Bristol’s merchants shipped more than 500,000 people into slavery, with this terrible time in our city’s history set to be brought into sharp focus on Tuesday with the first episode of A House Through Time on BBC Two.
10 Guinea Street in Redcliffe is the house featured in the third series of the show, with the road itself named after the Guinea Coast in West Africa, a hub of the international slave trade.
The house was built in 1718 at a time when Bristol was becoming Britain’s premier slaving port.
The man who built the house, Captain Edmund Saunders, was a prolific slave trader himself, trafficking men, women and children from Africa to the sugar plantations of the Caribbean – and the same is true of the first full-time resident, Joseph Smith.
Much of Bristol’s fortune was built on the slave trade. And yet we still seem unable to know how to confront our slavery past, with the most recent slip-up happening in 2019 when a new plaque due to be placed on the statue of Edward Colston in the centre was scrapped because of a row over the wording.
The remains of Colston’s hair and fingernails were still kept at Merchants’ Hall in Clifton, the headquarters of the Merchant Venturers, until as recently as 2016.
It was only this year that the first ever black person was admitted as a member of the organisation that was founded in 1552.
The Merchant Venturers do not shy away from the fact that their former member was a wealthy slave trader.
Their website says that “there is no doubt that Edward Colston profited, directly or indirectly, from the slave trading conducted by the Royal African Company”.
Today, the society continues to manage three organisations that bear his name: Colston’s Almshouse on St Michael’s Hill, Colston’s School in Stapleton and Colston’s Girls’ School on Cheltenham Road.
It was in 2012 that a Year 7 pupil from Colston’s Girls’ School wrote in her school newsletter about a visit to Merchants’ Hall, where children were shown Colston’s fingernails and hair:
Merchant Venturers spokesperson Caroline Chambers told Bristol24/7: “Until four years ago, what is believed to be a sample of Edward Colston’s hair and nails was kept at Merchants’ Hall.
“To my knowledge, these have never been used in any form of ceremony. They were removed because it was felt that the presence of such items was inappropriate and they are currently being held in storage.”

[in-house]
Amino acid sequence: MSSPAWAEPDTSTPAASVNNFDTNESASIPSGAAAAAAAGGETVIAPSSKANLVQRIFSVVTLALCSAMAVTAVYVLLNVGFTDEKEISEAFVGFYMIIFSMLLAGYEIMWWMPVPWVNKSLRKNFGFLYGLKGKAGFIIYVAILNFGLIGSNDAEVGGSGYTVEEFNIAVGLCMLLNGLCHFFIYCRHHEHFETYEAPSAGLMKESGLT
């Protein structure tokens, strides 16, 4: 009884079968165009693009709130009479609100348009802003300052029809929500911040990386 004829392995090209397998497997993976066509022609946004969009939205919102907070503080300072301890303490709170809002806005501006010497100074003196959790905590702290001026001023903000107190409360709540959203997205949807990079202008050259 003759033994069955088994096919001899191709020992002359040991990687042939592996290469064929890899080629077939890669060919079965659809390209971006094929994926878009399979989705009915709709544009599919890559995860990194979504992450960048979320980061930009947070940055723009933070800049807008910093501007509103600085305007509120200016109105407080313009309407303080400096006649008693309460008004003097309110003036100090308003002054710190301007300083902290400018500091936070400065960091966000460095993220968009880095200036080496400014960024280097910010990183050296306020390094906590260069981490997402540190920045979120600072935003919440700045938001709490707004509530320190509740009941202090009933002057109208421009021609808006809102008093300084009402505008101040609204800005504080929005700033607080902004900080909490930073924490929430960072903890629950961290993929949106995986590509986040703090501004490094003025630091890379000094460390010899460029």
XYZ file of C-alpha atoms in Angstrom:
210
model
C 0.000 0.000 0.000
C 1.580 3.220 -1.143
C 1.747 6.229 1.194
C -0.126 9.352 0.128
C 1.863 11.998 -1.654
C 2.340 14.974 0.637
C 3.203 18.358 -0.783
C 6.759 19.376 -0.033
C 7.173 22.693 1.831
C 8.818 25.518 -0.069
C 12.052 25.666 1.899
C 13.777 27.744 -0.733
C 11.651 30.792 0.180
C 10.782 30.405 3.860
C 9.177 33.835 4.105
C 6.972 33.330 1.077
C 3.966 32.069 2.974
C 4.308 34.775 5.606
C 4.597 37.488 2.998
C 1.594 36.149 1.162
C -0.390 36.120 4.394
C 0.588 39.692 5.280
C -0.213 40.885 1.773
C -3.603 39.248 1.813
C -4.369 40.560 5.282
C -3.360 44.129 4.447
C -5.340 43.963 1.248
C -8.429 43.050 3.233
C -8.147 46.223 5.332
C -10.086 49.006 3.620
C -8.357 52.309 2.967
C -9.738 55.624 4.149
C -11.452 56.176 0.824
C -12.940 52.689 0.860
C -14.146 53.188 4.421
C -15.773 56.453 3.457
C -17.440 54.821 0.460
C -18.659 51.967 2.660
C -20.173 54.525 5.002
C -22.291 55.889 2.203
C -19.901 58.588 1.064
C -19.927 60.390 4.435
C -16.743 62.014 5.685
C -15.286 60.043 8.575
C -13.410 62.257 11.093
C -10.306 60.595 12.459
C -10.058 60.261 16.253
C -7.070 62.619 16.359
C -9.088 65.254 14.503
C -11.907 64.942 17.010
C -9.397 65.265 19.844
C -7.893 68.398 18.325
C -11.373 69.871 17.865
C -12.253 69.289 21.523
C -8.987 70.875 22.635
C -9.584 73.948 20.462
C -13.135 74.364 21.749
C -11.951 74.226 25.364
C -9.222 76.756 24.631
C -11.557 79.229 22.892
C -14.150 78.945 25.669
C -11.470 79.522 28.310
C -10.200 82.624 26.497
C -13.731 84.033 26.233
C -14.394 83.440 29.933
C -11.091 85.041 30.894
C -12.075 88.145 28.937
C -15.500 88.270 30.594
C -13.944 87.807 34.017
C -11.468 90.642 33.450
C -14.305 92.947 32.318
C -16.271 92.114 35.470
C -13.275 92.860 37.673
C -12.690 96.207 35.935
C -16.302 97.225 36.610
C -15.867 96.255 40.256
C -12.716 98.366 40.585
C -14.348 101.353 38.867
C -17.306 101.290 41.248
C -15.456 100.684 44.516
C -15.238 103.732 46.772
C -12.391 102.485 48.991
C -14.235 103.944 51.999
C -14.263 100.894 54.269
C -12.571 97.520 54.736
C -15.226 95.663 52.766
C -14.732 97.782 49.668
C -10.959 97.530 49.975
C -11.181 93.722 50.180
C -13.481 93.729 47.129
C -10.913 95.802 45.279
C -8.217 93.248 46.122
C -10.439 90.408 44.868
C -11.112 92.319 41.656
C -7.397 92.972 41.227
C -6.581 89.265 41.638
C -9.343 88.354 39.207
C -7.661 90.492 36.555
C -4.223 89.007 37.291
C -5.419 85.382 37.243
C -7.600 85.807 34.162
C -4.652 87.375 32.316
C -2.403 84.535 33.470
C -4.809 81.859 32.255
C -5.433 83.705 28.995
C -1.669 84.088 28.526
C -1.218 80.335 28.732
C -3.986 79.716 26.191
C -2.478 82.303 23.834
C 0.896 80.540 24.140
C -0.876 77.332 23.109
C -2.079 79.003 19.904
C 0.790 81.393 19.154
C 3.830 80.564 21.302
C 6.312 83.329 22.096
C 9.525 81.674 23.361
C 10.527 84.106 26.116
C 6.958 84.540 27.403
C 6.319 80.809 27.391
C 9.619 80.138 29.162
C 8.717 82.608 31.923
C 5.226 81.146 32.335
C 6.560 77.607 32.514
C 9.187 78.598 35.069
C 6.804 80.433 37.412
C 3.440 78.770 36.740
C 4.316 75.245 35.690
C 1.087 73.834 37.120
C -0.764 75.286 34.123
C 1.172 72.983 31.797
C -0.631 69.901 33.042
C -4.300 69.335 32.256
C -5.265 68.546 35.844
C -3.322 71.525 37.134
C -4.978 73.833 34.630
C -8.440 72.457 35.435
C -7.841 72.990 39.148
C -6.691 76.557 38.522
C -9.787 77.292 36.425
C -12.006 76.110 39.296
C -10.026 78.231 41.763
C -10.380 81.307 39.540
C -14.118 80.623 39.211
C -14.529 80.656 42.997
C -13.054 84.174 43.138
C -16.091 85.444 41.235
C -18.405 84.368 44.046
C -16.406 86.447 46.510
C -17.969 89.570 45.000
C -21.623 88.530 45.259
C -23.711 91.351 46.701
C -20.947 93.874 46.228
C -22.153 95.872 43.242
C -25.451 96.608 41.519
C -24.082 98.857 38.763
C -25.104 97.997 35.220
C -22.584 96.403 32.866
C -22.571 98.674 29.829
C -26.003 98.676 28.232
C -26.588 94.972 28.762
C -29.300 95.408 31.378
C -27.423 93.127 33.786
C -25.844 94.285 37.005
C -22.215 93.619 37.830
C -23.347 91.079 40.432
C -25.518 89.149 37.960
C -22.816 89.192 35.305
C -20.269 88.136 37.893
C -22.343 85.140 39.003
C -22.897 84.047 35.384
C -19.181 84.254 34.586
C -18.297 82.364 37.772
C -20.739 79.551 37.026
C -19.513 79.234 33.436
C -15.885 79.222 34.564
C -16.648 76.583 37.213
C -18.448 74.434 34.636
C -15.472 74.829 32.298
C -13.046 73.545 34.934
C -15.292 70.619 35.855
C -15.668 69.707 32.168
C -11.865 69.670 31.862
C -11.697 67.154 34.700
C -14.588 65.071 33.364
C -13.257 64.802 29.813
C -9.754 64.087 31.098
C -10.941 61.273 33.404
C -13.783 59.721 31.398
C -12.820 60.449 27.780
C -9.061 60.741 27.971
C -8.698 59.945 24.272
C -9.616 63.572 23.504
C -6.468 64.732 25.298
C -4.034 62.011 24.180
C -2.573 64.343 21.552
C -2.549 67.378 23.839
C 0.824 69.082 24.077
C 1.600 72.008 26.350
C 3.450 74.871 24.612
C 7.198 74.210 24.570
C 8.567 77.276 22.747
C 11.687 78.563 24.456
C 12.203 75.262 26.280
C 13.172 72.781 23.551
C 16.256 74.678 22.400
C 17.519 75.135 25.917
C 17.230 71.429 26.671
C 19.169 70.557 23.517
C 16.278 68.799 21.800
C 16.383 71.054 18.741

When she was lord mayor in 2018, former Colston’s Girls’ School pupil, Cleo Lake, removed a painting of Colston from the lord mayor’s parlour in City Hall, where it had hung since at least 1953.
The year before, Colston’s Girls’ School changed the focus of their annual Commemoration Day ceremony from paying respect to Colston to raising awareness of slavery.
Lake said that she wanted the painting to be placed in a museum that tells the story of Bristol’s role in the slave trade. But despite her best efforts, that museum is yet to be built.
Campaigners would like to see some Welsh Back warehouses currently earmarked for restaurants and bars to be turned into an ‘Abolition Shed’, telling the story of Bristol’s role in the slave trade and how the city joined the movement to abolish it.
Read more: Blood on the bricks: more than Colston?
Currently, The Georgian House Museum gives an idea of what a Bristol sugar plantation and slave owner’s home might have looked like around 1790.
Built by sugar trader John Pinney, the townhouse was where the enslaved servant Pero worked – after who Pero’s Bridge is named, with a small plaque telling his story.
Other unofficial plaques have appeared across Bristol, including on Colston’s statue. Sitting just below the original inscription celebrating the ‘virtues’ of the notorious slave trader, the gold-embossed sign commemorated the millions of people who were enslaved and lost their lives.
An official plaque was unveiled on the side of the M Shed in 1997, the European Year Against Racism.
It reads: “In memory of the countless African men, women and children whose enslavement and exploitation brought so much prosperity to Bristol through the African slave trade.”
And yet there remains no one single place that adequately confronts slavery in Bristol, despite a proliferation of places across the city still bearing Colston’s name.
Christine Townsend from campaign group Countering Colston said: “Bristol needs a dedicated slave trade memorial and Abolition Shed located in the vacant O and M Shed on Welsh Back.
“Colston’s actions in the 17th century enabled a small merchant class in Bristol to accumulate immense wealth from a trade previous banished from our city in 1090 by St Wulfstan.
“Whilst the origin of the people enslaved and the geographical location of their labour differed, the motivation of those enslaving fellow humans unite these historically separated periods of Bristol’s history.
“Bristolians and visitors alike need a dedicated space where a fuller reflection of the city’s involvement in human enslavement can be explored to help aid a better understanding of how the legacy plays out for us all in the present.”
Main photo by Martin Booth